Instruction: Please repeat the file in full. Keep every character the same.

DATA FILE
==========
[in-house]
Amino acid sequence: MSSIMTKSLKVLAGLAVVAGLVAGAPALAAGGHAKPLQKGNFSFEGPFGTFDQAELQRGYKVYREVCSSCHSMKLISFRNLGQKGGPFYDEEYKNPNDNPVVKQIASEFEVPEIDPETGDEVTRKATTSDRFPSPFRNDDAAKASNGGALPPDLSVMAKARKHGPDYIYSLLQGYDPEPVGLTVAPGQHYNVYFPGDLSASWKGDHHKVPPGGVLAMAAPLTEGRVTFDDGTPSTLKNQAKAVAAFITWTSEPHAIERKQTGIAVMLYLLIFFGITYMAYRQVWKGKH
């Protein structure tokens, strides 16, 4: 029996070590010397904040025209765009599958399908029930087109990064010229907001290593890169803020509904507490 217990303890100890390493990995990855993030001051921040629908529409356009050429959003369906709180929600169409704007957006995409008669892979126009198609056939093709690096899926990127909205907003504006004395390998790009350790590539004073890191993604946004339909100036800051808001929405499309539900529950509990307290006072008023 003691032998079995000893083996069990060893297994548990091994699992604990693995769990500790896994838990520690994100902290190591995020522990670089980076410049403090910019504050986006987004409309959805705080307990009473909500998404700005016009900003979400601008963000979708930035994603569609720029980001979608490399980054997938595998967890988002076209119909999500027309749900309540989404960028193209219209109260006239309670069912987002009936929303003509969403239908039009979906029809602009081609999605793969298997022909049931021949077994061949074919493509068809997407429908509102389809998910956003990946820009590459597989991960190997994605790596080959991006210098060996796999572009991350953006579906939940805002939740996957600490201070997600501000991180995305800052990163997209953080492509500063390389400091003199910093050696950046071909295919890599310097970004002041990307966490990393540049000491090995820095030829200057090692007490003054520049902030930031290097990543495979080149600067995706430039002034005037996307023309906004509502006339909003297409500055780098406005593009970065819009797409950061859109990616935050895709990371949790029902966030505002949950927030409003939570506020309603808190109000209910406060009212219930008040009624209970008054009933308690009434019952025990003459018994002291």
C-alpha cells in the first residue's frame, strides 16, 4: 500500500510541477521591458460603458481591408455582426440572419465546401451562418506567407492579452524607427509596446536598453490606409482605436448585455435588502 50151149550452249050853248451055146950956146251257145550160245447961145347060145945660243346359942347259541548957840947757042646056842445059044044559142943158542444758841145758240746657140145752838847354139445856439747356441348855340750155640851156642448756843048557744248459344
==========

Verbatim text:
[in-house]
Amino acid sequence: MSSIMTKSLKVLAGLAVVAGLVAGAPALAAGGHAKPLQKGNFSFEGPFGTFDQAELQRGYKVYREVCSSCHSMKLISFRNLGQKGGPFYDEEYKNPNDNPVVKQIASEFEVPEIDPETGDEVTRKATTSDRFPSPFRNDDAAKASNGGALPPDLSVMAKARKHGPDYIYSLLQGYDPEPVGLTVAPGQHYNVYFPGDLSASWKGDHHKVPPGGVLAMAAPLTEGRVTFDDGTPSTLKNQAKAVAAFITWTSEPHAIERKQTGIAVMLYLLIFFGITYMAYRQVWKGKH
């Protein structure tokens, strides 16, 4: 029996070590010397904040025209765009599958399908029930087109990064010229907001290593890169803020509904507490 217990303890100890390493990995990855993030001051921040629908529409356009050429959003369906709180929600169409704007957006995409008669892979126009198609056939093709690096899926990127909205907003504006004395390998790009350790590539004073890191993604946004339909100036800051808001929405499309539900529950509990307290006072008023 003691032998079995000893083996069990060893297994548990091994699992604990693995769990500790896994838990520690994100902290190591995020522990670089980076410049403090910019504050986006987004409309959805705080307990009473909500998404700005016009900003979400601008963000979708930035994603569609720029980001979608490399980054997938595998967890988002076209119909999500027309749900309540989404960028193209219209109260006239309670069912987002009936929303003509969403239908039009979906029809602009081609999605793969298997022909049931021949077994061949074919493509068809997407429908509102389809998910956003990946820009590459597989991960190997994605790596080959991006210098060996796999572009991350953006579906939940805002939740996957600490201070997600501000991180995305800052990163997209953080492509500063390389400091003199910093050696950046071909295919890599310097970004002041990307966490990393540049000491090995820095030829200057090692007490003054520049902030930031290097990543495979080149600067995706430039002034005037996307023309906004509502006339909003297409500055780098406005593009970065819009797409950061859109990616935050895709990371949790029902966030505002949950927030409003939570506020309603808190109000209910406060009212219930008040009624209970008054009933308690009434019952025990003459018994002291």
C-alpha cells in the first residue's frame, strides 16, 4: 500500500510541477521591458460603458481591408455582426440572419465546401451562418506567407492579452524607427509596446536598453490606409482605436448585455435588502 50151149550452249050853248451055146950956146251257145550160245447961145347060145945660243346359942347259541548957840947757042646056842445059044044559142943158542444758841145758240746657140145752838847354139445856439747356441348855340750155640851156642448756843048557744248459344